Women also tend to experience heart attack on average 7 years later than men. The researchers further noted that younger individuals who experience a heart attack are more likely to be male, to smoke, and have a family history of premature cardiovascular conditions.

Heart failure is a chronic condition in which the heart gradually loses its ability to pump blood around the body.

The researchers noted that shortness of breath, known as dyspnea, is a hallmark of heart failure, and that increased dyspnea is among the most common reasons for adults with heart failure to seek hospitalization.

They added, however, that some patients with heart failure may experience non-heart failure-related causes of dyspnea, such as chronic obstructive pulmonary disorder.

Older adults tend to perceive dyspnea less than younger adults.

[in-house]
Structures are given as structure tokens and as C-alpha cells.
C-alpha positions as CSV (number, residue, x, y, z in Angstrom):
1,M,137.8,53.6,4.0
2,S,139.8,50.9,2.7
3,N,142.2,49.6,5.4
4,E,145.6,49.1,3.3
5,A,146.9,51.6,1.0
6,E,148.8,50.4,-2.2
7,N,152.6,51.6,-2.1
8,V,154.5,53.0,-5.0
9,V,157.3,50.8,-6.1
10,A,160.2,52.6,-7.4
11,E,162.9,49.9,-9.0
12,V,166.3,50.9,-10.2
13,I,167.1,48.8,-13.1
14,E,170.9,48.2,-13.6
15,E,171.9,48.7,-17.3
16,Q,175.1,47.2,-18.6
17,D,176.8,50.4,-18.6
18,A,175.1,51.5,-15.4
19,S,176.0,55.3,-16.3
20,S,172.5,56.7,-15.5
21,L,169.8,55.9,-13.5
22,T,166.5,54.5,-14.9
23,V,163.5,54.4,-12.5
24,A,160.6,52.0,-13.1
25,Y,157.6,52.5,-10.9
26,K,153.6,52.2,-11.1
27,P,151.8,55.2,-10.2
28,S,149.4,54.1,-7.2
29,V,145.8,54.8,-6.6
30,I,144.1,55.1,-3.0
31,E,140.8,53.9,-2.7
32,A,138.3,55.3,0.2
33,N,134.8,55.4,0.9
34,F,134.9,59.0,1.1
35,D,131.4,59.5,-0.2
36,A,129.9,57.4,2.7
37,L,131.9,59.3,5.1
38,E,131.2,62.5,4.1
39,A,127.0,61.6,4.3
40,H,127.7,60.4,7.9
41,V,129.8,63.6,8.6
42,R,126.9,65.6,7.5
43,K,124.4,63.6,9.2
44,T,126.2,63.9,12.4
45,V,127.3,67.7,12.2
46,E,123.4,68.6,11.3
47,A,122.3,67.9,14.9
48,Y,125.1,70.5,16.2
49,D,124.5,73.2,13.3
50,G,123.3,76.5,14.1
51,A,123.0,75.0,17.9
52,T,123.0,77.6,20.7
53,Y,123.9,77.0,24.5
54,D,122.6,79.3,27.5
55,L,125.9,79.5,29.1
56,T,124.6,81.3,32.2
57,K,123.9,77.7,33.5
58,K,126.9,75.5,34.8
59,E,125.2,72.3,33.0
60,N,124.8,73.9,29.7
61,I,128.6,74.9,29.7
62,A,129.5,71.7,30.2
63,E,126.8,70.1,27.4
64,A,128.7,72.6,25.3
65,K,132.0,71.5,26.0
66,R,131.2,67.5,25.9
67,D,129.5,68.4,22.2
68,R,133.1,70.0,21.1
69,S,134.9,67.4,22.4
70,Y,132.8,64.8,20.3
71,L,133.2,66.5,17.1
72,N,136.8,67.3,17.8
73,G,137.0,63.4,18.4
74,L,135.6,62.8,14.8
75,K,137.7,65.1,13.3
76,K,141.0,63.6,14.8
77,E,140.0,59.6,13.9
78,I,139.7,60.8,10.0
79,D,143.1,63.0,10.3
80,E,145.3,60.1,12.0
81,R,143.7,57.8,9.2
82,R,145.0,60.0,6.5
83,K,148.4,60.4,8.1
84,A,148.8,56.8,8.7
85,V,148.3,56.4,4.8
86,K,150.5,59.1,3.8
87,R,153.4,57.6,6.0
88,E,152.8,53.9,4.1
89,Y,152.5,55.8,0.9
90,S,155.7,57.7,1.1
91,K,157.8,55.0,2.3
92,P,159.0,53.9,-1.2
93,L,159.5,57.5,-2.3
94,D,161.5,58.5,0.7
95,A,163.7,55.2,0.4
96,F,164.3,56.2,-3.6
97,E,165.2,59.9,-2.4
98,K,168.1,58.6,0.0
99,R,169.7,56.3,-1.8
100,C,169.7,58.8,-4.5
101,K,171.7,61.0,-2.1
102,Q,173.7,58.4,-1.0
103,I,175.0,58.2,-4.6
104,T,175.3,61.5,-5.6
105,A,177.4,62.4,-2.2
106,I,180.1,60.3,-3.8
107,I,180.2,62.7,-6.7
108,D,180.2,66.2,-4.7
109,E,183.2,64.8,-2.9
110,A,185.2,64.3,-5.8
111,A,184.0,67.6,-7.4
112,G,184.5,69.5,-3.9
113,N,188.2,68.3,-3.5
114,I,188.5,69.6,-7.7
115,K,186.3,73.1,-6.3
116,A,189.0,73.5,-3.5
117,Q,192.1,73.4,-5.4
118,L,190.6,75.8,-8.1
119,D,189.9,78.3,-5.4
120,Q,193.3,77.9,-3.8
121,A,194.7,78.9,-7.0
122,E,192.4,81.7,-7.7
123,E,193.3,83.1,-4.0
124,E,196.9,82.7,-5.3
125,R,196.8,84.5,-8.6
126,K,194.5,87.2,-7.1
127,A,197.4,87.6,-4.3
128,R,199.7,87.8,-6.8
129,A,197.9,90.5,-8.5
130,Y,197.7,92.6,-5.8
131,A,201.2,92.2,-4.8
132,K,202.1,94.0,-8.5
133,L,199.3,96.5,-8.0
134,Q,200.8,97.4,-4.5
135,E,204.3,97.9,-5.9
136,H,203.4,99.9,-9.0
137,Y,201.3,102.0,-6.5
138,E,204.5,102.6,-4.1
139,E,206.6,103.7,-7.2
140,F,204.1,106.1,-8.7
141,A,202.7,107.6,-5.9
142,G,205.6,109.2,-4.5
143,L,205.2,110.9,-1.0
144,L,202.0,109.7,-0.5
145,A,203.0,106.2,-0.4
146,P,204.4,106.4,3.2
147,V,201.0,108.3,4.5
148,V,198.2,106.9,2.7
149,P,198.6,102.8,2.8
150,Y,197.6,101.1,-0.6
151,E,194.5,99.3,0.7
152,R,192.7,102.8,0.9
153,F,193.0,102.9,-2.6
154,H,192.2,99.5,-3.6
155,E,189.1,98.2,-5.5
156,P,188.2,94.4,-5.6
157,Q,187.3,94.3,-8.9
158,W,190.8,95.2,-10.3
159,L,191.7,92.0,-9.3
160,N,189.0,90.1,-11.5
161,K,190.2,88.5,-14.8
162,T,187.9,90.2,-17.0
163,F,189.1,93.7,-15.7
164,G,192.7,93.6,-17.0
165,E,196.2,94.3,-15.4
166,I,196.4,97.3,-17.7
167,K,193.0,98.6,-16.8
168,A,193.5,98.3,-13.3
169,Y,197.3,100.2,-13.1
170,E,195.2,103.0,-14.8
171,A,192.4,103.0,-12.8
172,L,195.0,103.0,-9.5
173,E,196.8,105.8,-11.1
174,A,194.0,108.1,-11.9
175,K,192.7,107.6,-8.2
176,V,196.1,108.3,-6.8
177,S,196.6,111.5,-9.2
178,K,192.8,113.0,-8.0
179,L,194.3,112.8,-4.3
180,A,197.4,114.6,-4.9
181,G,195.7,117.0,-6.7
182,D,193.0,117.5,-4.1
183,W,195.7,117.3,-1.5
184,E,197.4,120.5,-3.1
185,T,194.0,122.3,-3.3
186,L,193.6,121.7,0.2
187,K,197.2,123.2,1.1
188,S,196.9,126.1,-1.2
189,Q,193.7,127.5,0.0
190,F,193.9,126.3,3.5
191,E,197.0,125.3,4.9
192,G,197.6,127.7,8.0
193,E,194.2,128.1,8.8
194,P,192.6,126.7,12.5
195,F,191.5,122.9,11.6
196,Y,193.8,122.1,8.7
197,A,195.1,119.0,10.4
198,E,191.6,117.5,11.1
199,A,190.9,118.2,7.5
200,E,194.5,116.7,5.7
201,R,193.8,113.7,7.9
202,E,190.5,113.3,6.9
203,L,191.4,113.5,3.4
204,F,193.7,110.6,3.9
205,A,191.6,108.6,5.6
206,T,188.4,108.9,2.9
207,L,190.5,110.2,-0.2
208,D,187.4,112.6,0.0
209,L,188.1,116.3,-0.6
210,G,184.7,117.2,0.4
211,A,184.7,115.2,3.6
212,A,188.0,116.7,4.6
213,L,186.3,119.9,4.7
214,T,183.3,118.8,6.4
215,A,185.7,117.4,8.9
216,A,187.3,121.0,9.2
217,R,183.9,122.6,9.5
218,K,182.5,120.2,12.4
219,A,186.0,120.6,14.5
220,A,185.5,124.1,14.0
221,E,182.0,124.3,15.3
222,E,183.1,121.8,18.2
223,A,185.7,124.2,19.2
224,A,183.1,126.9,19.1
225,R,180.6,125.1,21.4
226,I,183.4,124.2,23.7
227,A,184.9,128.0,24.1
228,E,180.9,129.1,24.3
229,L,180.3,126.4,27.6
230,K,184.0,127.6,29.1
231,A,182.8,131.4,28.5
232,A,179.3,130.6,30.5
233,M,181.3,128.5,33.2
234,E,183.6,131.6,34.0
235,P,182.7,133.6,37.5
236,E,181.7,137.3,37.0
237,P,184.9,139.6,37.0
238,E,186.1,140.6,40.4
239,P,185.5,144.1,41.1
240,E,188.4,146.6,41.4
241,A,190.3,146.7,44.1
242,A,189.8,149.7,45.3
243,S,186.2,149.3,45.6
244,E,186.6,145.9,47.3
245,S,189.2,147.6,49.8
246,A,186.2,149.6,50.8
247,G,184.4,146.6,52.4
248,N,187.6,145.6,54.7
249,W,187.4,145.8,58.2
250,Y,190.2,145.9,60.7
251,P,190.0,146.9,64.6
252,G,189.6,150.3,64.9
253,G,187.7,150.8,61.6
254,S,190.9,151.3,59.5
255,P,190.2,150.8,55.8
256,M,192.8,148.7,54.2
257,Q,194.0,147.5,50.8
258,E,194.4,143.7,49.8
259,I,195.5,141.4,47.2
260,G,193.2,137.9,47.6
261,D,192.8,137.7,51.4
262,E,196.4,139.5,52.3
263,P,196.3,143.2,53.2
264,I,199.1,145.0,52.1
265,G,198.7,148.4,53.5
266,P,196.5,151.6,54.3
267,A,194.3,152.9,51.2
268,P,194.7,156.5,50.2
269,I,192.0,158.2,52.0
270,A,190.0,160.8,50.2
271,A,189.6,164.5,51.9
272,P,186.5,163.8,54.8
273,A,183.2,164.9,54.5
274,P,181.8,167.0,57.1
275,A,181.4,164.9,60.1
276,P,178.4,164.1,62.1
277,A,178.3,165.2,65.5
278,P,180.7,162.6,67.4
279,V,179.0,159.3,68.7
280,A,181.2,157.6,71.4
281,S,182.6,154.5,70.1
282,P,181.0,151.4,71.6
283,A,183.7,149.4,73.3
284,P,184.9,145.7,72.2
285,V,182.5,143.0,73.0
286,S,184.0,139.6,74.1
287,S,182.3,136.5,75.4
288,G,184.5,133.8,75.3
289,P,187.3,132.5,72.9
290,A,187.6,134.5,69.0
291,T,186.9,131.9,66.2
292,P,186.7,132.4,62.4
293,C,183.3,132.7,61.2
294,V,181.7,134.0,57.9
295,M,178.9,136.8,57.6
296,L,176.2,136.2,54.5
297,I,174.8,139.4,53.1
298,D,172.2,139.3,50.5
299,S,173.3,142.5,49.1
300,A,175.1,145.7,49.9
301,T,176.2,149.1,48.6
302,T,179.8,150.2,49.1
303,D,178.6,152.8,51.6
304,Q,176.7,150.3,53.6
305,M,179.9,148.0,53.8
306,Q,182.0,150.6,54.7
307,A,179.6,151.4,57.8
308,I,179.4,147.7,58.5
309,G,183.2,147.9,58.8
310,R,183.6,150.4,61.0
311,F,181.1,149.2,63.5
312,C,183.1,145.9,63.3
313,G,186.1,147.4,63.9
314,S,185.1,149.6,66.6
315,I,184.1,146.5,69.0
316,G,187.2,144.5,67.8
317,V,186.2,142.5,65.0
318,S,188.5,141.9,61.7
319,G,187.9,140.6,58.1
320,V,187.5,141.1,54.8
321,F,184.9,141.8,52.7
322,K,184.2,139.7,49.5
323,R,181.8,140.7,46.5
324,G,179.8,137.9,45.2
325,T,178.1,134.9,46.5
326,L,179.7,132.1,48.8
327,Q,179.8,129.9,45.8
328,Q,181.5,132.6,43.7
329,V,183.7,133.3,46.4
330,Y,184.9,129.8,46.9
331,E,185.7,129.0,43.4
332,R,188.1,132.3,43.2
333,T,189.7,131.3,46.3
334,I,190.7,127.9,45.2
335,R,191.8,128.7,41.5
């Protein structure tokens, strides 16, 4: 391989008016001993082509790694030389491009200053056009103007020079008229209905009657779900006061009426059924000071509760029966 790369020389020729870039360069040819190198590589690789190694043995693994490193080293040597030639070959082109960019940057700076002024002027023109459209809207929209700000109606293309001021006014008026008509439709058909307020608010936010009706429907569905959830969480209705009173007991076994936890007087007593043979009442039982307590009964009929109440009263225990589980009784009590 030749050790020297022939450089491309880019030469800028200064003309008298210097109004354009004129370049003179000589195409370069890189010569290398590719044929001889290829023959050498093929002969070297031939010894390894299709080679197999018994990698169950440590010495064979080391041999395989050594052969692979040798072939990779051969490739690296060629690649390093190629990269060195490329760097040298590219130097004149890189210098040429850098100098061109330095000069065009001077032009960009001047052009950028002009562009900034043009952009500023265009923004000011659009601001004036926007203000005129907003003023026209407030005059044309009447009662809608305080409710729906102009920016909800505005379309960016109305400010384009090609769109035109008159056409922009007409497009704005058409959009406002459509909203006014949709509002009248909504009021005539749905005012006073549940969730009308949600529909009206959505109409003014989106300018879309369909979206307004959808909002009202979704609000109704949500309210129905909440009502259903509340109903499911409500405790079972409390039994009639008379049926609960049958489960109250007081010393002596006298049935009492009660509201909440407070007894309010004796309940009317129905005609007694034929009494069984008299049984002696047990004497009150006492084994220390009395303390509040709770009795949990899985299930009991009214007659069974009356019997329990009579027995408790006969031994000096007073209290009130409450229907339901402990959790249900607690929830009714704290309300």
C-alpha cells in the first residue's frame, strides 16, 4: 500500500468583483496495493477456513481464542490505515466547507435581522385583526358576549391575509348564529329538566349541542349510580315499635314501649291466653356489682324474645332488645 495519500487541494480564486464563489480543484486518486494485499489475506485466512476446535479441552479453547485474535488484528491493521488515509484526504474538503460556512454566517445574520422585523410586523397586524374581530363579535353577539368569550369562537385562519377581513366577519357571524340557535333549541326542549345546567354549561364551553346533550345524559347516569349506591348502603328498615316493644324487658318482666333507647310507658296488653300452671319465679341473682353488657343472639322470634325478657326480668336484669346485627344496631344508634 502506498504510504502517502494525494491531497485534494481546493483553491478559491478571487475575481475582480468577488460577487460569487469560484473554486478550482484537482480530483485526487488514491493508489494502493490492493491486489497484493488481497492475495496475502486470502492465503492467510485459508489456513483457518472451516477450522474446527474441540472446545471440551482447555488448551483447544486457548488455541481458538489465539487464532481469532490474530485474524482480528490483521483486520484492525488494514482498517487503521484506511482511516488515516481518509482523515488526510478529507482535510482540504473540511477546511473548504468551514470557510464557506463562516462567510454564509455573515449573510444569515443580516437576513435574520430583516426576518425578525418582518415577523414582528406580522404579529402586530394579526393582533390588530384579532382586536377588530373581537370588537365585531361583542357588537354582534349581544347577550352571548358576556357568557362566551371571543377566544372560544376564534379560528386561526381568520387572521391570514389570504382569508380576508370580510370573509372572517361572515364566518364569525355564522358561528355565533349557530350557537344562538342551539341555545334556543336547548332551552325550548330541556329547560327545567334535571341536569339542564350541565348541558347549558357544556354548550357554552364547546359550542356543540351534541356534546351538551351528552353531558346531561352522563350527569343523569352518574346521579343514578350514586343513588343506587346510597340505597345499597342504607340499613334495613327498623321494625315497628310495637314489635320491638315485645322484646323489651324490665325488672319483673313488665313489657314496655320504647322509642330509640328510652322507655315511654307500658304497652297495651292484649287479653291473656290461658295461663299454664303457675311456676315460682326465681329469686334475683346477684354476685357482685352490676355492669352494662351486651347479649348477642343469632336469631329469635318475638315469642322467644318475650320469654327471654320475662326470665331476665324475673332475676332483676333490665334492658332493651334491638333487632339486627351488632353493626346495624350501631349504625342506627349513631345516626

Fatigue is also a common symptom of heart failure. It can promote exercise intolerance, especially when occurring with dyspnea.

Together, these symptoms may lead to cachexia—muscle wasting and loss of body fat—that can indicate heart failure progressing into later stages.

Other symptoms include:

  • insomnia
  • pain
  • mood disturbances
  • cognitive dysfunction

The researchers noted that women with heart failure tend to have more physical symptoms than men with the condition, as well as higher levels of depression and anxiety and a lower quality of life.

Women are also more likely than men to report:

Valve heart disease happens when the heart’s valves are damaged. This can happen in various ways:

  • Stenosis: the narrowing or stiffening of the valves
  • Prolapse: valves that don’t close properly and thus allow blood to flow backward